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Who Else Thinks Biology Teaching Methods are Wrong?

Posted in: Science Communication & Ethics
Who Else Thinks Biology Teaching Methods are Wrong?

I shudder to think of the way I was taught about metabolic pathways as an undergrad. Lists of mysterious names connected by arrows – all to be memorized, with little reference to how the processes actually worked on a chemical basis.

Even worse – and perhaps embarrassingly for me – I was almost at the end of my first year as a biochemistry undergrad before I understood how functional proteins arose from DNA. Having already studied biology for 5 years I knew about the functions of some proteins, and I knew about transcription and translation as isolated processes, but the fact that proteins folded spontaneously and that they way they folded, and their consequent function, was dependent on their amino acid sequence had never been pointed out to me.

This sort of “top down” teaching is typical in biology, and it’s easy to see why. Traditionally, biology has involved the study of “black box” processes – processes whose fundamental basis was unknown. Early teaching had to be superficial since so little was known about the underlying mechanisms of the processes they described. In covering metabolism for example the names and arrows approach was valid since the chemical basis of the enzyme functions were unknown.

Over the years as our understanding of biological processes has evolved, basic teaching methods have not. Textbook and teachers still tend take the top-down approach that their predecessors had to, focusing on higher order processes and treating the underlying chemistry almost as an aside.

But this is not the best way to do things. Biology is just complicated chemistry so, where possible, the teaching of biology should start with the chemical basics and build on them logically to reach an understanding of higher order processes.

In a 1998 Journal of Chemical Education paper, Jakubowski and Owen suggested a new way of teaching biology that does just that. They call it the “chemical logical” approach and their online textbook delivers a first semester biochemistry course based on chemical logic as a demonstration.

Starting with lipids as a simple example of how small molecules can give rise to biological stuctures they build on this principle to explain how protein, nucleic acid, carbohydrate and glycoprotein structures arise. From structures they move to function, explaining it in terms of basic chemical principles such as binding, dynamic equilibria, reaction kinetics and reaction mechanism. Finally, they deal with enzymatic reactions, signal transduction and energy. The result is a more logical and comprehensive approach than any other textbook I’ve seen.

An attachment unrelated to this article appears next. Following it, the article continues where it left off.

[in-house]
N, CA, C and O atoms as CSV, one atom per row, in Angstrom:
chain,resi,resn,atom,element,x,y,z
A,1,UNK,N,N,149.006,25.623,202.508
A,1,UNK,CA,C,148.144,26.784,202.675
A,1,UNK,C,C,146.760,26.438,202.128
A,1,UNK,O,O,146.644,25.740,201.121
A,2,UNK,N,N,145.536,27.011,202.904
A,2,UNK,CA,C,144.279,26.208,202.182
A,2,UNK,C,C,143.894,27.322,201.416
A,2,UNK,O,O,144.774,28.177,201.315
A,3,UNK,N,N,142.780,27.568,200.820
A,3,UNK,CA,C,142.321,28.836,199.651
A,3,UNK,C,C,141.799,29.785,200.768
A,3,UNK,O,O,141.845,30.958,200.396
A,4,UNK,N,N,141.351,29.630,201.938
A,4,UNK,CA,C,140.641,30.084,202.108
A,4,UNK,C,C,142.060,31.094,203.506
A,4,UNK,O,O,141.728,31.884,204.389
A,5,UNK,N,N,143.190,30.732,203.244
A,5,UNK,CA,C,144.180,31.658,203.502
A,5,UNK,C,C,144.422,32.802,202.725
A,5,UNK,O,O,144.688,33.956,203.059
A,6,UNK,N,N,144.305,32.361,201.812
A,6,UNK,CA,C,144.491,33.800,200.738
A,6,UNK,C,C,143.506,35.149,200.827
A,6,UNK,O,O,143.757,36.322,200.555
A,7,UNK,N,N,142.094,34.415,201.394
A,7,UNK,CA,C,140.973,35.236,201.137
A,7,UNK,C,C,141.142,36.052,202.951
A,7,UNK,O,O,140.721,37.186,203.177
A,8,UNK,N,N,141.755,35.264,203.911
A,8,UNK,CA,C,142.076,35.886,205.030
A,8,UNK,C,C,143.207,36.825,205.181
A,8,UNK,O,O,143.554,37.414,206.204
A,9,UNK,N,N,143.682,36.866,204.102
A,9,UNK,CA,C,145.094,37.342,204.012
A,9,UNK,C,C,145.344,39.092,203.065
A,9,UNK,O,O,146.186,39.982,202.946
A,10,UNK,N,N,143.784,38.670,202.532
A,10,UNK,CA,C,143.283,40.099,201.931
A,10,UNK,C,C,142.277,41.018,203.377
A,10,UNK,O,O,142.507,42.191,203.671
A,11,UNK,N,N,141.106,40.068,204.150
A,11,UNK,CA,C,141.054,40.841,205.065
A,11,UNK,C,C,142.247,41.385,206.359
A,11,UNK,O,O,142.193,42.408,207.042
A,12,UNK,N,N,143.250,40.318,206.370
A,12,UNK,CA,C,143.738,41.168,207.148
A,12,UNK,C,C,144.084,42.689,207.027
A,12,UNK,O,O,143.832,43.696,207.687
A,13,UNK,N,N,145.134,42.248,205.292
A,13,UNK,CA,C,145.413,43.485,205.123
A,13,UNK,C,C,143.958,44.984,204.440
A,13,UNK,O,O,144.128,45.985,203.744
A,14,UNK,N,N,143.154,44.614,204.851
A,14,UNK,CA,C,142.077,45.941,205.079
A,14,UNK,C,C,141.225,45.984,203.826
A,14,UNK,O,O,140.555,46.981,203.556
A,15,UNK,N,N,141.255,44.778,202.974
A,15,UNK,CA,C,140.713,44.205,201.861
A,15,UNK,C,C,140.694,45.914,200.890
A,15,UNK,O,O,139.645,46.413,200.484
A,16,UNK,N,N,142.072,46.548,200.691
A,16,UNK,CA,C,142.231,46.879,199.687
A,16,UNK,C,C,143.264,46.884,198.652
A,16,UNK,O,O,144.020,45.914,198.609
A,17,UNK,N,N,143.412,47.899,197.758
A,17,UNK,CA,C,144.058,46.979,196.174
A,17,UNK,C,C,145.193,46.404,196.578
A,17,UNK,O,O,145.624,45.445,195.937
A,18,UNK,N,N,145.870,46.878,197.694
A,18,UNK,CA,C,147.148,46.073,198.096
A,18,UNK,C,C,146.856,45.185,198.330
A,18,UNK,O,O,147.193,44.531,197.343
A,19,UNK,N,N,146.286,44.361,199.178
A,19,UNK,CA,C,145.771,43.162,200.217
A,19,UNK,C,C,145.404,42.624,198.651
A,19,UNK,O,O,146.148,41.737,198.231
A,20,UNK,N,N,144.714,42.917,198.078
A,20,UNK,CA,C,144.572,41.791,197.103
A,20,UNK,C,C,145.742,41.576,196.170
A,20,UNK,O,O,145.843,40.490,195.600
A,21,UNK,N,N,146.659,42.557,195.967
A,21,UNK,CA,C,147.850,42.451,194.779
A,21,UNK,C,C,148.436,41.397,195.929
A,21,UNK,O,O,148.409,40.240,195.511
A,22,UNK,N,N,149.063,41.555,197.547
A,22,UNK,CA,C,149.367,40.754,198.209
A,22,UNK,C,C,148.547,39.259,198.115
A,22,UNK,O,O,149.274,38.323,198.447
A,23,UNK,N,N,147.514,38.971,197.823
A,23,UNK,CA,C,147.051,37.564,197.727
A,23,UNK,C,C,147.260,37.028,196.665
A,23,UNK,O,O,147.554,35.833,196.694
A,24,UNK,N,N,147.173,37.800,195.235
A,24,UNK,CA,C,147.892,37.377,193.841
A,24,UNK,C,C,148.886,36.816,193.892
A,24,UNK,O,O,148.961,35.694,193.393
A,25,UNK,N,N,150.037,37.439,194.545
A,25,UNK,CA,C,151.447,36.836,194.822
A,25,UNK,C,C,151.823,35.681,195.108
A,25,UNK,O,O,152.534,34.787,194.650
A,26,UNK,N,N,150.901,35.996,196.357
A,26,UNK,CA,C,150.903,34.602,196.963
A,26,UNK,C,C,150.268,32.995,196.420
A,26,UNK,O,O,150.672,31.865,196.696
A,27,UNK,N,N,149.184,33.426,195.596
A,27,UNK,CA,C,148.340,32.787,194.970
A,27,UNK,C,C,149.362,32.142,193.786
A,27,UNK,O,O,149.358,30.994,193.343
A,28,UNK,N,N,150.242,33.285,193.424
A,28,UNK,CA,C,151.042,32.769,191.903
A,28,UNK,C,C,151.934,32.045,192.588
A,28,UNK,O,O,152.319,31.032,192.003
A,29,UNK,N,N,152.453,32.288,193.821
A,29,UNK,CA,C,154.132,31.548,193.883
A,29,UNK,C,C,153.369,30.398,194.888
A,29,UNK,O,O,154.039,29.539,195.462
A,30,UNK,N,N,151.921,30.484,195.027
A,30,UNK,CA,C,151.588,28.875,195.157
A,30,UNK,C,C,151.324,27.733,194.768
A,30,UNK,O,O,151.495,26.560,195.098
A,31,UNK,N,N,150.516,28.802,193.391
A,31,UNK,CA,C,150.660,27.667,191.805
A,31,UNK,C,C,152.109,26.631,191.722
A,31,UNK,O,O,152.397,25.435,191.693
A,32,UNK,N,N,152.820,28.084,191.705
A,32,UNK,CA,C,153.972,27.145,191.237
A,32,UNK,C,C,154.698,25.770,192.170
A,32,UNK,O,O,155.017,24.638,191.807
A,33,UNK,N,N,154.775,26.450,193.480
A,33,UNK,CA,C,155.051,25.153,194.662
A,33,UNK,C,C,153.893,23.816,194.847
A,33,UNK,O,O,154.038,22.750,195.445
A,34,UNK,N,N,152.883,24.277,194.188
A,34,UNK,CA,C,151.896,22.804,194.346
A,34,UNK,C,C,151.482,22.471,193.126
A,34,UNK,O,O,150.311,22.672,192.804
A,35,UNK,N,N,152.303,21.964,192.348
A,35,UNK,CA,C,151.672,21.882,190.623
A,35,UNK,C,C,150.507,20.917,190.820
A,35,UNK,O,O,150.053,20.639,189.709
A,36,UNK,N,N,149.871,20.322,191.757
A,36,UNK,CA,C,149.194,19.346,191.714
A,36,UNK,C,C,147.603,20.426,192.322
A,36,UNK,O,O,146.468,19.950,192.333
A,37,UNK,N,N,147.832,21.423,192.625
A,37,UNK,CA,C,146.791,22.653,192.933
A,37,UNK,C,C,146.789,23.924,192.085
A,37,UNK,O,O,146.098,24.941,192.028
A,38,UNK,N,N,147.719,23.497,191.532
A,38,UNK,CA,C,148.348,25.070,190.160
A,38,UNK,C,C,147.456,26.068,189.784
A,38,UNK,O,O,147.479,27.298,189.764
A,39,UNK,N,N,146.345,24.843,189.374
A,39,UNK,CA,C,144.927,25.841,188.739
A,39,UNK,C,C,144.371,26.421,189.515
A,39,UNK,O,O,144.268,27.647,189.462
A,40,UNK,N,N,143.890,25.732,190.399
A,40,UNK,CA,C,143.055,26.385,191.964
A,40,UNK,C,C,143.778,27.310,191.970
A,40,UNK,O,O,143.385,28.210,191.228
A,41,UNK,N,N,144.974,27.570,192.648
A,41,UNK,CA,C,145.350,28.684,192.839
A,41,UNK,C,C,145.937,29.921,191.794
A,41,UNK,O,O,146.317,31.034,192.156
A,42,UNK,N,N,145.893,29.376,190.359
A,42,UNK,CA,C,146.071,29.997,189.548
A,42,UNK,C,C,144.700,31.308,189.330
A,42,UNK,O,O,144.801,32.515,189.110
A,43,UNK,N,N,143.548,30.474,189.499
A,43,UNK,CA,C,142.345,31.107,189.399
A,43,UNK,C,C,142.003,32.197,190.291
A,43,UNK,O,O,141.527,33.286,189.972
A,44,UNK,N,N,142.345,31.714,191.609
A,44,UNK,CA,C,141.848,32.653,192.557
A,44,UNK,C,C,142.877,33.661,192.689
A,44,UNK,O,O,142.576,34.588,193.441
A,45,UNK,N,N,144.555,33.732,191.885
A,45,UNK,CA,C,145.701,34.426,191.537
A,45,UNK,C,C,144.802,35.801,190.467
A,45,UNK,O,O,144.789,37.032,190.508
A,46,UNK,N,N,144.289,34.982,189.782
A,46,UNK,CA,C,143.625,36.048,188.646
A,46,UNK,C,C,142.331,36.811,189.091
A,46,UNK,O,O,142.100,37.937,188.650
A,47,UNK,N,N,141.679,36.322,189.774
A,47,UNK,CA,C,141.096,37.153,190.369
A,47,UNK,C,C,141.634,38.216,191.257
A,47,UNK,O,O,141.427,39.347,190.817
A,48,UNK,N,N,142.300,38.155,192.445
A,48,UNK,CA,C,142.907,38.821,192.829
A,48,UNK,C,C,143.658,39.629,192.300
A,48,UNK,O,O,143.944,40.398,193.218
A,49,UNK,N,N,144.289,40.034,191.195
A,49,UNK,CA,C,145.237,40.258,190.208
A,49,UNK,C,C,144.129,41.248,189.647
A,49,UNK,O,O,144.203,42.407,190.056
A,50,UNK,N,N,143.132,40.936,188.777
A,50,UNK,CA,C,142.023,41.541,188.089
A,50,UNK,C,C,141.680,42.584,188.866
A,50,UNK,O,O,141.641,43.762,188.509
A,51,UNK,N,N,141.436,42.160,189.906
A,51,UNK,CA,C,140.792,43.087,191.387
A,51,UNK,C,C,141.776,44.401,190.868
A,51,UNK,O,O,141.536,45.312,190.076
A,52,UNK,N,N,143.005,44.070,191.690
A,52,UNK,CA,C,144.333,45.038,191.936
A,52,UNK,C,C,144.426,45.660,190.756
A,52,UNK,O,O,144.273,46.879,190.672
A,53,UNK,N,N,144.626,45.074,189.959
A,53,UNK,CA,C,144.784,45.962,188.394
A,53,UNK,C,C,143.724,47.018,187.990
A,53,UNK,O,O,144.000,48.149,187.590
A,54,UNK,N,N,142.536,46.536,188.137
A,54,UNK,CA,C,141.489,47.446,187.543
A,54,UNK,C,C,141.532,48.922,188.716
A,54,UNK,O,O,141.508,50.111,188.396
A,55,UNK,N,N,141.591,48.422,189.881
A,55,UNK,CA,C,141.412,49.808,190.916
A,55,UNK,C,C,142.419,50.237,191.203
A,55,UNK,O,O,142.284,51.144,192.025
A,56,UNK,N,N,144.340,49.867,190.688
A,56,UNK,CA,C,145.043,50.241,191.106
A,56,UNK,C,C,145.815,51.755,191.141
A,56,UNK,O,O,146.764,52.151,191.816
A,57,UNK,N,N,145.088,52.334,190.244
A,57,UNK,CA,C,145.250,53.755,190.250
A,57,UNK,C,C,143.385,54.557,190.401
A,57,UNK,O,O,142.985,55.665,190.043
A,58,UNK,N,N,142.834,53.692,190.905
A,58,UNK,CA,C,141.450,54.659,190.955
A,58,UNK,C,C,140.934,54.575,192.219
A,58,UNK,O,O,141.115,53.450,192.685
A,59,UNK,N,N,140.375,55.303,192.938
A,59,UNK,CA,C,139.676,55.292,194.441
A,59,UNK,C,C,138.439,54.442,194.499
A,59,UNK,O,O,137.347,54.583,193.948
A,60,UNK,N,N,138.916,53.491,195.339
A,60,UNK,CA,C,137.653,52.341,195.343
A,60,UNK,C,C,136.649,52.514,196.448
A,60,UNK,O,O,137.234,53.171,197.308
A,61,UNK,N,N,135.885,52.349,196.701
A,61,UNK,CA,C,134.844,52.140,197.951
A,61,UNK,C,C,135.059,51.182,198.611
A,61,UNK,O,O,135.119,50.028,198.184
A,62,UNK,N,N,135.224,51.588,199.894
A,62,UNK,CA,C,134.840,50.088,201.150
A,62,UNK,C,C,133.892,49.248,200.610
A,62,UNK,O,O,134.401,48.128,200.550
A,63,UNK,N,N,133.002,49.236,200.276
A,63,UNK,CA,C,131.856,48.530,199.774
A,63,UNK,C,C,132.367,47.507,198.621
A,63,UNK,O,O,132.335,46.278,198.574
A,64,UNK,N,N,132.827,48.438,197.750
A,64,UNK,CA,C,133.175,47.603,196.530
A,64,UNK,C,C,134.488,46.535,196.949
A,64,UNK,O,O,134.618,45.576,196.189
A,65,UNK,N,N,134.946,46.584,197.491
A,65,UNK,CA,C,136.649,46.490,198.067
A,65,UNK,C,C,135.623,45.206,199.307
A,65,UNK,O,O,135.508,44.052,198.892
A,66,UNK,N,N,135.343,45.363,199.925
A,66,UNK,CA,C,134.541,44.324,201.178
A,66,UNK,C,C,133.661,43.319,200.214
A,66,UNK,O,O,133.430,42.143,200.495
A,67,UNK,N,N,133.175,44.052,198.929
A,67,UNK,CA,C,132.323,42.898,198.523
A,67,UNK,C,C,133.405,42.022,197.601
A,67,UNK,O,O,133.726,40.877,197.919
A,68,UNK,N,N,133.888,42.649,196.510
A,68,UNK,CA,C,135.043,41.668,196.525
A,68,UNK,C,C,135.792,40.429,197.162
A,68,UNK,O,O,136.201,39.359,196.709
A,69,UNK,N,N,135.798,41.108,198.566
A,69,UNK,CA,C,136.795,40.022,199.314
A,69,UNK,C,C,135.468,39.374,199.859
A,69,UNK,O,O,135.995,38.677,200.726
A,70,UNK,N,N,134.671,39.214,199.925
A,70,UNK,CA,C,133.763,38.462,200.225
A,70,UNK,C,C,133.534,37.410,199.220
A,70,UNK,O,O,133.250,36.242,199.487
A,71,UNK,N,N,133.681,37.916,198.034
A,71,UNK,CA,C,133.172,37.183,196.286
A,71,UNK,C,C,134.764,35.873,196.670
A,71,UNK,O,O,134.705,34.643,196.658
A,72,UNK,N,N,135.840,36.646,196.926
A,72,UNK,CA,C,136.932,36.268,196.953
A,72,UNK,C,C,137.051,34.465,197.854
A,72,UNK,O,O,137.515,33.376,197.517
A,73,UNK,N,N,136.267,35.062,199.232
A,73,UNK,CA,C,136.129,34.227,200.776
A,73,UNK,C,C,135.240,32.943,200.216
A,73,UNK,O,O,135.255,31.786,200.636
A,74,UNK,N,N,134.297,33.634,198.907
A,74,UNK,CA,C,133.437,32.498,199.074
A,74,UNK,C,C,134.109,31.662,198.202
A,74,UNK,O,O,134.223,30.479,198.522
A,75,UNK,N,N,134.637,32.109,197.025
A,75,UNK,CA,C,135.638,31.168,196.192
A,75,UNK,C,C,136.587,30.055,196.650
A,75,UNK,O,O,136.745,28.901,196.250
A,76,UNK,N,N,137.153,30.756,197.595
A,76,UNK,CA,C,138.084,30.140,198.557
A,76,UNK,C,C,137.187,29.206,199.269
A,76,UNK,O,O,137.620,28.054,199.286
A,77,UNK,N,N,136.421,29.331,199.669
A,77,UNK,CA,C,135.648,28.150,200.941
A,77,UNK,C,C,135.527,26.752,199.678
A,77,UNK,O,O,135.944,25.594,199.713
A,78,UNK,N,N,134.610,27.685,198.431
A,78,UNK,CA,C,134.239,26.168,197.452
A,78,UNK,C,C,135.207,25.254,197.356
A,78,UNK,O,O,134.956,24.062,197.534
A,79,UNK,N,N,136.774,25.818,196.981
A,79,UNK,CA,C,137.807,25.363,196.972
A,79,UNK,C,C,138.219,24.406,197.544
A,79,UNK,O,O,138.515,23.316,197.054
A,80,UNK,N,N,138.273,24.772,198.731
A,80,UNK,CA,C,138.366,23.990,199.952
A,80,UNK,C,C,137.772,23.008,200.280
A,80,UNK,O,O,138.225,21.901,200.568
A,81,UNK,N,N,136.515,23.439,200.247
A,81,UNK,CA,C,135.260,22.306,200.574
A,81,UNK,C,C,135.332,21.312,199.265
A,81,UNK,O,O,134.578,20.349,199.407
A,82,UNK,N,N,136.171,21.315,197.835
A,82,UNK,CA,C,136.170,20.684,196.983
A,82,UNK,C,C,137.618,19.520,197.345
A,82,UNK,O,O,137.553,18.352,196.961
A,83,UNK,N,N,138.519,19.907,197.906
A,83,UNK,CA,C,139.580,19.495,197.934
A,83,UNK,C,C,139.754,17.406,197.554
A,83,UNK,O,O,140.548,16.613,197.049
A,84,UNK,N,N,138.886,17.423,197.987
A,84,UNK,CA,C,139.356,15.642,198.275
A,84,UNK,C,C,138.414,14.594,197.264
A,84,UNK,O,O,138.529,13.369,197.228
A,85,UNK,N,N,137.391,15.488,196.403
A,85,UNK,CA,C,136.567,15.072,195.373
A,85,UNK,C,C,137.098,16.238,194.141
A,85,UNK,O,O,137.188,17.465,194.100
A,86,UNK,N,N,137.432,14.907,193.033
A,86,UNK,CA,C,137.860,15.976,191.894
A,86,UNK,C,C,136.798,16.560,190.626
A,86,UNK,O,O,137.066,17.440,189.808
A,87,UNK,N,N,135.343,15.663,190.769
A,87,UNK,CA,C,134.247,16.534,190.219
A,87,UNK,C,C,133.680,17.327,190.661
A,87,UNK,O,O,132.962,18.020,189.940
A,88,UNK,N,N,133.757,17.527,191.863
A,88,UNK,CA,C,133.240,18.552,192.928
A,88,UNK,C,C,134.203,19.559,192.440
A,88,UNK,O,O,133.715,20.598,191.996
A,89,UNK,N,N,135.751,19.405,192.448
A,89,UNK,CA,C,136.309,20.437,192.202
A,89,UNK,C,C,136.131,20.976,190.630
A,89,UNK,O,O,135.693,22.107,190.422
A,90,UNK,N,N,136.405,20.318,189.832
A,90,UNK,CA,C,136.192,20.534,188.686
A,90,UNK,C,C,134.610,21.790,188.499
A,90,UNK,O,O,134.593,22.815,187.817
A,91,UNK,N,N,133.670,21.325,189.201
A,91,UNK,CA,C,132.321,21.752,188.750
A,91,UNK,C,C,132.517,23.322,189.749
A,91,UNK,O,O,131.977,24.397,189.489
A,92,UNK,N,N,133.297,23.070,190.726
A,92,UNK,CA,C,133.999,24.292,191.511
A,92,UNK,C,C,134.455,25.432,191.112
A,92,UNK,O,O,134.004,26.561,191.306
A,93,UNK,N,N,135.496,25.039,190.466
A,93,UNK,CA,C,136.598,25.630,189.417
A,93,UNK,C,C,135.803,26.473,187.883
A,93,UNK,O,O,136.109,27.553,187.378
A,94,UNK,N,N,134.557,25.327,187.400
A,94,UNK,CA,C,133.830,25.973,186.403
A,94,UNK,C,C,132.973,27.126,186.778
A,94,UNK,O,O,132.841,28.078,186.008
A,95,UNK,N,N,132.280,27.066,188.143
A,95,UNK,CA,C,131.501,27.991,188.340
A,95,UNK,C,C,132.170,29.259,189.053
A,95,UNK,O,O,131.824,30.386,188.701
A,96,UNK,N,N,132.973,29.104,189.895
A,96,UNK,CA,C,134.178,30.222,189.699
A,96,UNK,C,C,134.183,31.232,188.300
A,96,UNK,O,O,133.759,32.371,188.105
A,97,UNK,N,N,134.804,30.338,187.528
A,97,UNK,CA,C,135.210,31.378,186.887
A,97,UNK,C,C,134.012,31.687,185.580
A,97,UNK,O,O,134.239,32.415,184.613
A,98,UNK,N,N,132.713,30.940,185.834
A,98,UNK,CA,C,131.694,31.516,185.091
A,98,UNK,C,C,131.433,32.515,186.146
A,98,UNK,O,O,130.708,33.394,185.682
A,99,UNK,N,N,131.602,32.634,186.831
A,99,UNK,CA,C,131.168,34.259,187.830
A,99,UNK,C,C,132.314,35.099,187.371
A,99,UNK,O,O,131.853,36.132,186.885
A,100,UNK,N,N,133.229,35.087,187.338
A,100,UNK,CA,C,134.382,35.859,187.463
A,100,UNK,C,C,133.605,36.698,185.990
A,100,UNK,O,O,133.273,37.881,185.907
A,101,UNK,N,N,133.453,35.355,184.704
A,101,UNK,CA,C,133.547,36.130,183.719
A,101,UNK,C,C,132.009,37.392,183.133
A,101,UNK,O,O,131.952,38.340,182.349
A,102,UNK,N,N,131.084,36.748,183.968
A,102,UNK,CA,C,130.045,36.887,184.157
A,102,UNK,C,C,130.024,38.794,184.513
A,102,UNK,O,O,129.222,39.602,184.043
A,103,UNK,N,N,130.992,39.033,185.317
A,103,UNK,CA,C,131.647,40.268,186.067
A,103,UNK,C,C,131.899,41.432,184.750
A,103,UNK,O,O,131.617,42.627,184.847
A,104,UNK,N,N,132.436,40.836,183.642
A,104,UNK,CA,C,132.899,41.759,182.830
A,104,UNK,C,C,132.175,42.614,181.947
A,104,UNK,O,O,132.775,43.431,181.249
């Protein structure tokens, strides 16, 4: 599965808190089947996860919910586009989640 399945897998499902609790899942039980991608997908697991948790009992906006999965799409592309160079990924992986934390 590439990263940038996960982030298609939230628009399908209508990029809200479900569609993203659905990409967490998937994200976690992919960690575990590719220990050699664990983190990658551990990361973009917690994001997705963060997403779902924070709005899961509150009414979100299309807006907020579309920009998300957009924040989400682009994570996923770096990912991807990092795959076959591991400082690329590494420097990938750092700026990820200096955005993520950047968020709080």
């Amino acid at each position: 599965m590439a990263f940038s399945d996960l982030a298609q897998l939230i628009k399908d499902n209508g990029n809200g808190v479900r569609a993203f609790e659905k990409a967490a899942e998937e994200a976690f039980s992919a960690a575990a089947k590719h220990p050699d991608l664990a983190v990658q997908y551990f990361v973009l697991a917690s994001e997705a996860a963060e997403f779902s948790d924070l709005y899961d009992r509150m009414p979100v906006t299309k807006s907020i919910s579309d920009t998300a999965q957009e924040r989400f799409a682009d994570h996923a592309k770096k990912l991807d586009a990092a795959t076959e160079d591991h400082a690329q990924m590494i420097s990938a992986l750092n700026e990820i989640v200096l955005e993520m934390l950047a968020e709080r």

So will this be adopted in the future? Not being an educator, I don’t know, but a more logical approach to the teaching of biology is certainly warranted. My advice would be that when learning biology (and we are always learning) that you try to take a chemical logic approach yourself – and that means learning a bit of chemistry. Difficult if you don’t have much of a chemistry background, but well worth it.

Here’s a personal example: From my sketchy undergrad training in metabolism I now work in metabolic pathway engineering and I can tell you that reading the biological molecules section of a good organic chemistry textbook gave me a better fundamental understanding of the basis of metabolism than any biology textbook ever did.

So do you think that a change is needed in the teaching of biology? Yes or no, let me know.

Photo: Ntwobike

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  1. kevin griffin on October 6, 2019 at 8:56 pm

    i agree, kind of, since you are basically advocating teaching from first principles. However, my experience with biology teaching is that the surefire way to kill motivation is to start with basic chemistry stuff (properties of water, etc). it is also puts out a lot of information that won’t find a home (in their learning of biology) until way down the line. yes, this is all essential for full understanding but putting it all up-front is the problem. Students will learn be motivated to learn material and concepts when they understand their relevance (to them and the subject). I think it is better to introduce those kinds of things when they are clearly relevant to a particular subject. I suspect that your experience with the chemistry textbook re-metabolism is an example of that. I doubt you would have been as receptive if this material was presented to you during your undergrad biology class

  2. java on April 12, 2010 at 9:35 pm

    I’ve been in biophysics since my BSc, and now working on my PhD. I took organic chem, biochem, bio, and physics at the undergrad level, and must say drawing arrows to show where electrons came and went (org chem), and memorizing pathways and cycles of this and that (biochem), certainly didn’t help me learn a thing about DNA, proteins or lipids (which is what I work with these days). Not to mention, it was all very boring. It is amazing that I am still interested in these molecules.

    On the other hand, there were always more students in my org chem and biochem classes than my physics classes. And certainly, more people claim to hate undergraduate physics than biochemistry. Makes you wonder.

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